COLONEL VO DAI TON
The Hon. CHARLIE LYNN
[6.31 p.m.]: I endorse the comments made by my friend the Hon. David Clarke about the contribution that Colonel Vo Dai Ton has made to Australian society since his arrival in Australia as a refugee of the Vietnam War. Colonel Vo Dai Ton has a distinguished military record. He is one of the heroes of the Army of the Republic of Vietnam, having been on many Special Forces missions behind enemy lines during the Vietnam War—a most hazardous operation.
Colonial Vo Dai Ton sought refuge in a number of refugee camps during the withdrawal of the American troops and the fall of Saigon before he was eventually given a home in Australia. That took a number of years. With the release of Cabinet papers in January last year, 30 years on, we know that the Whitlam Government did everything it could to deny safe haven to thousands of refugees from Vietnam who were left languishing in refugee camps in Malaysia, Hong Kong and the Philippines. It must have been a terrible time for those refugees knowing that nobody in the world wanted them. Everybody in the world wanted to fight in their country but nobody wanted them. It is a black mark on our history that we could have ignored such people to appease the Communists.
After World War II we were all taught about the threat of Communism. Those of us who were educated in Catholic schools, whilst we did not understand it, were made well aware of Communism. Australia's policy at that time resembled the domino theory: we should take the fight to them rather than wait until they reached our shores. To be fair, that was not Labor's policy at the time but rather the personal policy of Gough Whitlam to appease the Communists. I am amazed that there is a building dedicated to Gough Whitlam in Cabramatta.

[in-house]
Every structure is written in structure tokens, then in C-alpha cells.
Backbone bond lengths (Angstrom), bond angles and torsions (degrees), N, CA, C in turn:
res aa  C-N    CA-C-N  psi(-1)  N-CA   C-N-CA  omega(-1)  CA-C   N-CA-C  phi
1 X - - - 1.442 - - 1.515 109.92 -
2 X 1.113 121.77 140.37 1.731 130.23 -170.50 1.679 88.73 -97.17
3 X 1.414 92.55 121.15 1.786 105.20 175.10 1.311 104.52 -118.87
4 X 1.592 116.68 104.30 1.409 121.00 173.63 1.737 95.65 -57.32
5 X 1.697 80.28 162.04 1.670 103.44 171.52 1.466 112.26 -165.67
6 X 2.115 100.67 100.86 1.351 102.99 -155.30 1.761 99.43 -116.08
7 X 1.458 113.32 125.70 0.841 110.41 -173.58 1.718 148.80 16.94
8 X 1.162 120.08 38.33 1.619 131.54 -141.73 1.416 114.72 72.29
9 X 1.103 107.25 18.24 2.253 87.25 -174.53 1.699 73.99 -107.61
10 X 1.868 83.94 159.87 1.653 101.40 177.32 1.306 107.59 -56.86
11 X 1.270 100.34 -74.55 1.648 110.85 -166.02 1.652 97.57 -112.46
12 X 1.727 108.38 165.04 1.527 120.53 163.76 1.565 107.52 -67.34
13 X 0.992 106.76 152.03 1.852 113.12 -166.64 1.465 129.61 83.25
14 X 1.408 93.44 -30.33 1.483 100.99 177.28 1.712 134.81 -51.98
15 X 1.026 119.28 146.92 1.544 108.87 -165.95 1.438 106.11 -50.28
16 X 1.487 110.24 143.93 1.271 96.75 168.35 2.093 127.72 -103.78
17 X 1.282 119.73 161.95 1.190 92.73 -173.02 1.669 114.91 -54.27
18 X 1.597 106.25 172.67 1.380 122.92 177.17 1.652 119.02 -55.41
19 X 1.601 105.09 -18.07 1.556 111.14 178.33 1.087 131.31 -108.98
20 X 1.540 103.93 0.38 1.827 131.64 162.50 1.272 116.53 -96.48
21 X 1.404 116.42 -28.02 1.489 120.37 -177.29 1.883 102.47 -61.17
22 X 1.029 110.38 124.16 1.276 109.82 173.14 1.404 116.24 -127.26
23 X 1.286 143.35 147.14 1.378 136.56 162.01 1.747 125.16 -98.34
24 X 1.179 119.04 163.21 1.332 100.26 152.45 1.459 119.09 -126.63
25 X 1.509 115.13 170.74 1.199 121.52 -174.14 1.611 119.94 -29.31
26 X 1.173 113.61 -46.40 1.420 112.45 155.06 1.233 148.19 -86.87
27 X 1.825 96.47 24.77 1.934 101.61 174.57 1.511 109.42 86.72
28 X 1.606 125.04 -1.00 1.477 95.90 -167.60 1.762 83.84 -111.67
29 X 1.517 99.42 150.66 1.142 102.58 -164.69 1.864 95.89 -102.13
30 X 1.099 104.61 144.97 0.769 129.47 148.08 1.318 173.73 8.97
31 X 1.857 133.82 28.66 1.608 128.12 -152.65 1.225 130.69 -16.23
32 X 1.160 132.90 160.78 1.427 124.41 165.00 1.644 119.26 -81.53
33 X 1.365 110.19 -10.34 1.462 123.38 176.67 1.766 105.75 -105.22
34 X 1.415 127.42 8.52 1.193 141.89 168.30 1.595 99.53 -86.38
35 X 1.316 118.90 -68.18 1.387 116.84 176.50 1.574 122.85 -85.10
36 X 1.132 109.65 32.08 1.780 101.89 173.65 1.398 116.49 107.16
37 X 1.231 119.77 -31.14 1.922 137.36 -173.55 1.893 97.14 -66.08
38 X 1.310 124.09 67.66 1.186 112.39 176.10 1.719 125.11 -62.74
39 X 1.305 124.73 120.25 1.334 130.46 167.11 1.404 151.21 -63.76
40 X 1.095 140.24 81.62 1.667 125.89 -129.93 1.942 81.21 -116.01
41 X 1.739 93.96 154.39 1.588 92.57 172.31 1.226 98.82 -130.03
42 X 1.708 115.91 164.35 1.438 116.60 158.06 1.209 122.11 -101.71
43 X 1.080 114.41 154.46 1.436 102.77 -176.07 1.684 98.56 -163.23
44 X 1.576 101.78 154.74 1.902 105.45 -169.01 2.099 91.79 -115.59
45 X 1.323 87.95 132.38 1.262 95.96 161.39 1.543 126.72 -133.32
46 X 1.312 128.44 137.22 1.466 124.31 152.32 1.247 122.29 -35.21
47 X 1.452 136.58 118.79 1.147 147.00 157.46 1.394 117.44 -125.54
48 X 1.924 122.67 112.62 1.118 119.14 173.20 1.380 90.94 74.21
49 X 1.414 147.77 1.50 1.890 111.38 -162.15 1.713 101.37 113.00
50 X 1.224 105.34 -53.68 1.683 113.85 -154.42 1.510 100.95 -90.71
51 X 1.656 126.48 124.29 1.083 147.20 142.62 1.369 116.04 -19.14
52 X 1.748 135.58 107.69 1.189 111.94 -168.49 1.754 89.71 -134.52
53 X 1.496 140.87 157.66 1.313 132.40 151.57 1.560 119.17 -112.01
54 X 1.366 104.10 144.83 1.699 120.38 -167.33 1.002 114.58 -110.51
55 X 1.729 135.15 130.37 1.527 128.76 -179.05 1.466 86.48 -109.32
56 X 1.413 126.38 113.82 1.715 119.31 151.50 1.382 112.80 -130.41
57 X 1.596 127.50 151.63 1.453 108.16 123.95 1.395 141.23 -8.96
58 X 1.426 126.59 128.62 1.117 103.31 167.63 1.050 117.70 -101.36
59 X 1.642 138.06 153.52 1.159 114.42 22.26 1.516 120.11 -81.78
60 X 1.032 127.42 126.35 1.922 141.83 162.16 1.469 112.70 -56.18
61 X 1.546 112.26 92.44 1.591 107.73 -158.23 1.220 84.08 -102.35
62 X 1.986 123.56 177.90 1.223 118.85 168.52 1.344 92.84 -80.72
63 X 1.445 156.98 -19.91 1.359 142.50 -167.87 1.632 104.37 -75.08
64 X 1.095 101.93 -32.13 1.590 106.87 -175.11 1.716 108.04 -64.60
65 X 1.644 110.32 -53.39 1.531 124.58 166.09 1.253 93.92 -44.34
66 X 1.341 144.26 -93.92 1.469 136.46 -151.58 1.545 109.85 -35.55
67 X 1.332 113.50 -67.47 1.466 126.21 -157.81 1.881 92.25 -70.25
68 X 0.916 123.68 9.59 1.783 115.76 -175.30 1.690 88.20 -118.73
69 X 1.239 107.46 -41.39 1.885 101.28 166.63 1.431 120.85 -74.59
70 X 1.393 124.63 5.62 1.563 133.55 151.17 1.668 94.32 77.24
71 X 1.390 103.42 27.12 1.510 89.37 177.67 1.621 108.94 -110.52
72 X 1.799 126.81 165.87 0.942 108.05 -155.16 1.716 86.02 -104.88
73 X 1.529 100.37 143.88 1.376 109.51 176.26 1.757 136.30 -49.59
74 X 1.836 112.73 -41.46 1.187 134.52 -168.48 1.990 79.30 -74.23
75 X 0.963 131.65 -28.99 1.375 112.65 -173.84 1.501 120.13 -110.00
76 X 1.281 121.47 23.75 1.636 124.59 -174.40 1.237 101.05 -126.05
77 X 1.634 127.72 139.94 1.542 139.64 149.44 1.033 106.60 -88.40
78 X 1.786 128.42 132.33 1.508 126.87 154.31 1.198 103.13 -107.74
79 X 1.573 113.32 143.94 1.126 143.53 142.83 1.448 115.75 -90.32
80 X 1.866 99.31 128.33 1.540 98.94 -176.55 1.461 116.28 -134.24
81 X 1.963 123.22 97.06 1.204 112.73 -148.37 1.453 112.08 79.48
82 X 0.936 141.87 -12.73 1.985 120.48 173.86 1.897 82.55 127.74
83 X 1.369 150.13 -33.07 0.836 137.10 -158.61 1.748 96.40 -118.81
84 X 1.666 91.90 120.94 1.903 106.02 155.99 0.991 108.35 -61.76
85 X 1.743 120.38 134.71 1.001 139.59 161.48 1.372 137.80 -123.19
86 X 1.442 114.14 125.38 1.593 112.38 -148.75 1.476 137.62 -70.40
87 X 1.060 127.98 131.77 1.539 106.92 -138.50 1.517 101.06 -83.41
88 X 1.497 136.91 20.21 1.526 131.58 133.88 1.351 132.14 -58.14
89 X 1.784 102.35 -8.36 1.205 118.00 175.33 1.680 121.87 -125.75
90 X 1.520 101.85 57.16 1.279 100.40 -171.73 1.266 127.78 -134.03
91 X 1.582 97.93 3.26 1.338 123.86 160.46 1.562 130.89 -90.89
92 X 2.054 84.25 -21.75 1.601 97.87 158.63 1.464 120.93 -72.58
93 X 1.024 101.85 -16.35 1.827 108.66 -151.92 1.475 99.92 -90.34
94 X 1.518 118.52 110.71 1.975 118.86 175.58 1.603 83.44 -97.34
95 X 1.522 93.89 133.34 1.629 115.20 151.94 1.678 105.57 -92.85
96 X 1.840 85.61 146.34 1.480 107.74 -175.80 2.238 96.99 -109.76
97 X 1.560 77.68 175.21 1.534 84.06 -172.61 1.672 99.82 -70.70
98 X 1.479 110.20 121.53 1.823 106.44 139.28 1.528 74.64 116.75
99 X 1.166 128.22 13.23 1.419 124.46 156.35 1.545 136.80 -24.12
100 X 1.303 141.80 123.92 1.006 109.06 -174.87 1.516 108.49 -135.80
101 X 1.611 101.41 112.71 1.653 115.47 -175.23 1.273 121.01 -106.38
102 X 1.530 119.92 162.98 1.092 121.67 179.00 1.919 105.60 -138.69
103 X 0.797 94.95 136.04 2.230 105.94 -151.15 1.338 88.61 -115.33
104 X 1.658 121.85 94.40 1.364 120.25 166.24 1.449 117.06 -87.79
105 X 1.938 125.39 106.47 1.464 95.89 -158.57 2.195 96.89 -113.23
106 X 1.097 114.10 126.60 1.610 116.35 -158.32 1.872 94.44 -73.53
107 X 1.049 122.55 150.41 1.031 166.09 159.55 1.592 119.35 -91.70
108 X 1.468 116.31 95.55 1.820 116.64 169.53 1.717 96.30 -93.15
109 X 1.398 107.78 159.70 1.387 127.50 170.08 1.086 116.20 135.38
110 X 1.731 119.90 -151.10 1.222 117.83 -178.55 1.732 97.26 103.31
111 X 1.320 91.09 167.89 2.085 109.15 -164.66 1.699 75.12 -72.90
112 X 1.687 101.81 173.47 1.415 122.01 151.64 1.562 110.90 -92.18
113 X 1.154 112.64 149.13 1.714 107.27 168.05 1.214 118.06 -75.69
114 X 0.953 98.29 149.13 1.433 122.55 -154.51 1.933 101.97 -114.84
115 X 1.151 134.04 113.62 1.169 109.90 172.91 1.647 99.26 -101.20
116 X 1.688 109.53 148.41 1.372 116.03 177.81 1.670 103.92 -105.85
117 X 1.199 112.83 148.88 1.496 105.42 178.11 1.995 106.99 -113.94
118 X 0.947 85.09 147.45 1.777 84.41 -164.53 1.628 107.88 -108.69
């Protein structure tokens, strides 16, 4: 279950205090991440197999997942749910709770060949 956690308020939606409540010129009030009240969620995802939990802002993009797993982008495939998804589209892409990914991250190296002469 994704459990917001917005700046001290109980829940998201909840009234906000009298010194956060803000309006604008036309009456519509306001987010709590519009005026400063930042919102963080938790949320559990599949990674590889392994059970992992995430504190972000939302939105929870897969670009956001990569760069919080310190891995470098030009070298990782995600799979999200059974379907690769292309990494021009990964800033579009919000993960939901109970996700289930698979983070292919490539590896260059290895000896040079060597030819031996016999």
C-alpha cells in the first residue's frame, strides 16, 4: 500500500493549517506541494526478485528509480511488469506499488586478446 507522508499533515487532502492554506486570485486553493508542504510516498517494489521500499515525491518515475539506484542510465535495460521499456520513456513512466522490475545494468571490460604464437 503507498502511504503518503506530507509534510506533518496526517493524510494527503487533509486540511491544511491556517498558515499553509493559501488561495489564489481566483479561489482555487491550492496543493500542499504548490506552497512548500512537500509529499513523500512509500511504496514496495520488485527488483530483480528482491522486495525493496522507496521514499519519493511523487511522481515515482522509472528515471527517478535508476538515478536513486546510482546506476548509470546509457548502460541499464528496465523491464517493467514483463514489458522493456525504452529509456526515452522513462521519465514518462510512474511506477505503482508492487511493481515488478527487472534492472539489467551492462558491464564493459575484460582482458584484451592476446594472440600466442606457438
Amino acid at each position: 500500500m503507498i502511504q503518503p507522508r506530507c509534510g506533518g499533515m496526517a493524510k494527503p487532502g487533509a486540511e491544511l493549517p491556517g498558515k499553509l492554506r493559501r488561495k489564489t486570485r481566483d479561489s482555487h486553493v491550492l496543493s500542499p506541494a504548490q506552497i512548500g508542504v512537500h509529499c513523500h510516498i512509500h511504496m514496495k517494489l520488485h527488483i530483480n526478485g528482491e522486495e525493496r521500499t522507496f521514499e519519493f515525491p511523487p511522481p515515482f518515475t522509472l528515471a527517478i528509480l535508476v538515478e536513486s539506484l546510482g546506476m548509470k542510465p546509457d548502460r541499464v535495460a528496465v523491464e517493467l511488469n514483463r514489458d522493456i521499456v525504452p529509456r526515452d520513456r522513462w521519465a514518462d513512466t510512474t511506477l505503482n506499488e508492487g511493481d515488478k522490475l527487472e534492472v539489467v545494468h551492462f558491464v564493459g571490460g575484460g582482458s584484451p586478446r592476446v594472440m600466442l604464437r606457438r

The Hon. AMANDA FAZIO:
He was a great member out there.
The Hon. CHARLIE LYNN:
He was a member out there, but he did everything in his power to stop these people from coming to Australia. When you are talking about humanity, you should not mention the name Gough Whitlam, because according to released Cabinet papers he did his best to stop South Vietnamese refugees from coming to our shores—one of the most inhumane decisions taken by any Prime Minister in the history of this country. It was not until Malcolm Fraser became Prime Minister and his Liberal Government looked at the plight of the refugees—and because we had fought side by side with them against Communism—that they were offered a safe haven.
Colonel Vo Dai Ton, was a great leader during the war, and he used those leadership qualities in the refugee camps to keep the hope of his people alive. Under Prime Minister Fraser, Colonel Vo Dai Ton and his family were brought to Australia, but knowing what an evil force Communism was he returned to his country, where he was captured. He served 10 years in re-education camps, but even with the best brainwashing techniques in the world the Communists failed to break him. Because of pressure applied by the Australian Government he was eventually brought back to Australia and reunited with his family. Now, as an elder of the community of Cabramatta, he has taken a leadership role to mentor the young people who take freedom somewhat for granted. Colonel Vo Dai Ton is a reminder to all that freedom is not something that we should take for granted. I have great pleasure in endorsing the remarks of the Hon. David Clarke in honouring the contribution that Colonel Vo Dai Ton has made to our society.